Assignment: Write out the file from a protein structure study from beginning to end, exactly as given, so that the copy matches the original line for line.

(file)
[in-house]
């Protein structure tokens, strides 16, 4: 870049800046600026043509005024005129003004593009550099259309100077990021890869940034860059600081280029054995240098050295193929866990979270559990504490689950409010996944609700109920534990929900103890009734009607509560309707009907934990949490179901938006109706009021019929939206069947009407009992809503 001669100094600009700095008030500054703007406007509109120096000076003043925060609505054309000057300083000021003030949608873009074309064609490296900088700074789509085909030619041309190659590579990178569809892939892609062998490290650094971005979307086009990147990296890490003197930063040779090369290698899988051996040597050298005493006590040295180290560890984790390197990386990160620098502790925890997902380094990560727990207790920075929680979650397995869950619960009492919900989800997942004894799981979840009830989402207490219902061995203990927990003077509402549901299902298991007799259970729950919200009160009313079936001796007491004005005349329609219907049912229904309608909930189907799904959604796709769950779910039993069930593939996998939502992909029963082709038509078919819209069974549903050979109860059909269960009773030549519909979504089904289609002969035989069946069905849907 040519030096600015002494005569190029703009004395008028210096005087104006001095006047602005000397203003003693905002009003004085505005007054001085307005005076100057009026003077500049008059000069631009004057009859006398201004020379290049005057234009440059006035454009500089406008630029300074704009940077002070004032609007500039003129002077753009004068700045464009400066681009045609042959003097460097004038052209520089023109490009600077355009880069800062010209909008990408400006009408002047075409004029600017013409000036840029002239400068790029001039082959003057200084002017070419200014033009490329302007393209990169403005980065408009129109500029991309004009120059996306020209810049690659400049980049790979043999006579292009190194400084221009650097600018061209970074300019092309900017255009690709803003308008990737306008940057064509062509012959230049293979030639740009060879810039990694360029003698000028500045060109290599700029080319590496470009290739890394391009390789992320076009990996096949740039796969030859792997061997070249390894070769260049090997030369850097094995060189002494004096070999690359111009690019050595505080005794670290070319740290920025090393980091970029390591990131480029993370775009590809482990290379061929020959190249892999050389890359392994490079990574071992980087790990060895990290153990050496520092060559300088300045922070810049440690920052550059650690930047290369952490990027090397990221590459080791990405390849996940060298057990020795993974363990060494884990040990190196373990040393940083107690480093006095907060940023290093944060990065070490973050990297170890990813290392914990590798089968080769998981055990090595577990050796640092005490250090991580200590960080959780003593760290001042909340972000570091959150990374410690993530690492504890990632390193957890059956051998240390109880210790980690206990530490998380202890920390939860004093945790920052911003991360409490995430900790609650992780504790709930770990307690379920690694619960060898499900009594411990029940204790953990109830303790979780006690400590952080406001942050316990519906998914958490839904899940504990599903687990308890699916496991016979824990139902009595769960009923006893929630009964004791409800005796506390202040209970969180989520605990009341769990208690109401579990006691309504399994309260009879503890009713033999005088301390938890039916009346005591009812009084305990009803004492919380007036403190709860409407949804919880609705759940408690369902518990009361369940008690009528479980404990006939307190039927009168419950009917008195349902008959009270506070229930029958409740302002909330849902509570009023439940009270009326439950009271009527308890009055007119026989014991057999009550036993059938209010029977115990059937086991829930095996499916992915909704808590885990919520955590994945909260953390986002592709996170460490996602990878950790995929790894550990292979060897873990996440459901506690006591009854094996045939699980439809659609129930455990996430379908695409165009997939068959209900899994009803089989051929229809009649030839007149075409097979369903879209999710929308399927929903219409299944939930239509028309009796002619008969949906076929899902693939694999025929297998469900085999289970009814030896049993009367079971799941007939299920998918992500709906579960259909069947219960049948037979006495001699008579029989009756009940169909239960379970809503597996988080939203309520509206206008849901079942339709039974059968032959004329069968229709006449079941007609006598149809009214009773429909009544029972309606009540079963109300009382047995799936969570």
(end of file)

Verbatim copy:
[in-house]
């Protein structure tokens, strides 16, 4: 870049800046600026043509005024005129003004593009550099259309100077990021890869940034860059600081280029054995240098050295193929866990979270559990504490689950409010996944609700109920534990929900103890009734009607509560309707009907934990949490179901938006109706009021019929939206069947009407009992809503 001669100094600009700095008030500054703007406007509109120096000076003043925060609505054309000057300083000021003030949608873009074309064609490296900088700074789509085909030619041309190659590579990178569809892939892609062998490290650094971005979307086009990147990296890490003197930063040779090369290698899988051996040597050298005493006590040295180290560890984790390197990386990160620098502790925890997902380094990560727990207790920075929680979650397995869950619960009492919900989800997942004894799981979840009830989402207490219902061995203990927990003077509402549901299902298991007799259970729950919200009160009313079936001796007491004005005349329609219907049912229904309608909930189907799904959604796709769950779910039993069930593939996998939502992909029963082709038509078919819209069974549903050979109860059909269960009773030549519909979504089904289609002969035989069946069905849907 040519030096600015002494005569190029703009004395008028210096005087104006001095006047602005000397203003003693905002009003004085505005007054001085307005005076100057009026003077500049008059000069631009004057009859006398201004020379290049005057234009440059006035454009500089406008630029300074704009940077002070004032609007500039003129002077753009004068700045464009400066681009045609042959003097460097004038052209520089023109490009600077355009880069800062010209909008990408400006009408002047075409004029600017013409000036840029002239400068790029001039082959003057200084002017070419200014033009490329302007393209990169403005980065408009129109500029991309004009120059996306020209810049690659400049980049790979043999006579292009190194400084221009650097600018061209970074300019092309900017255009690709803003308008990737306008940057064509062509012959230049293979030639740009060879810039990694360029003698000028500045060109290599700029080319590496470009290739890394391009390789992320076009990996096949740039796969030859792997061997070249390894070769260049090997030369850097094995060189002494004096070999690359111009690019050595505080005794670290070319740290920025090393980091970029390591990131480029993370775009590809482990290379061929020959190249892999050389890359392994490079990574071992980087790990060895990290153990050496520092060559300088300045922070810049440690920052550059650690930047290369952490990027090397990221590459080791990405390849996940060298057990020795993974363990060494884990040990190196373990040393940083107690480093006095907060940023290093944060990065070490973050990297170890990813290392914990590798089968080769998981055990090595577990050796640092005490250090991580200590960080959780003593760290001042909340972000570091959150990374410690993530690492504890990632390193957890059956051998240390109880210790980690206990530490998380202890920390939860004093945790920052911003991360409490995430900790609650992780504790709930770990307690379920690694619960060898499900009594411990029940204790953990109830303790979780006690400590952080406001942050316990519906998914958490839904899940504990599903687990308890699916496991016979824990139902009595769960009923006893929630009964004791409800005796506390202040209970969180989520605990009341769990208690109401579990006691309504399994309260009879503890009713033999005088301390938890039916009346005591009812009084305990009803004492919380007036403190709860409407949804919880609705759940408690369902518990009361369940008690009528479980404990006939307190039927009168419950009917008195349902008959009270506070229930029958409740302002909330849902509570009023439940009270009326439950009271009527308890009055007119026989014991057999009550036993059938209010029977115990059937086991829930095996499916992915909704808590885990919520955590994945909260953390986002592709996170460490996602990878950790995929790894550990292979060897873990996440459901506690006591009854094996045939699980439809659609129930455990996430379908695409165009997939068959209900899994009803089989051929229809009649030839007149075409097979369903879209999710929308399927929903219409299944939930239509028309009796002619008969949906076929899902693939694999025929297998469900085999289970009814030896049993009367079971799941007939299920998918992500709906579960259909069947219960049948037979006495001699008579029989009756009940169909239960379970809503597996988080939203309520509206206008849901079942339709039974059968032959004329069968229709006449079941007609006598149809009214009773429909009544029972309606009540079963109300009382047995799936969570």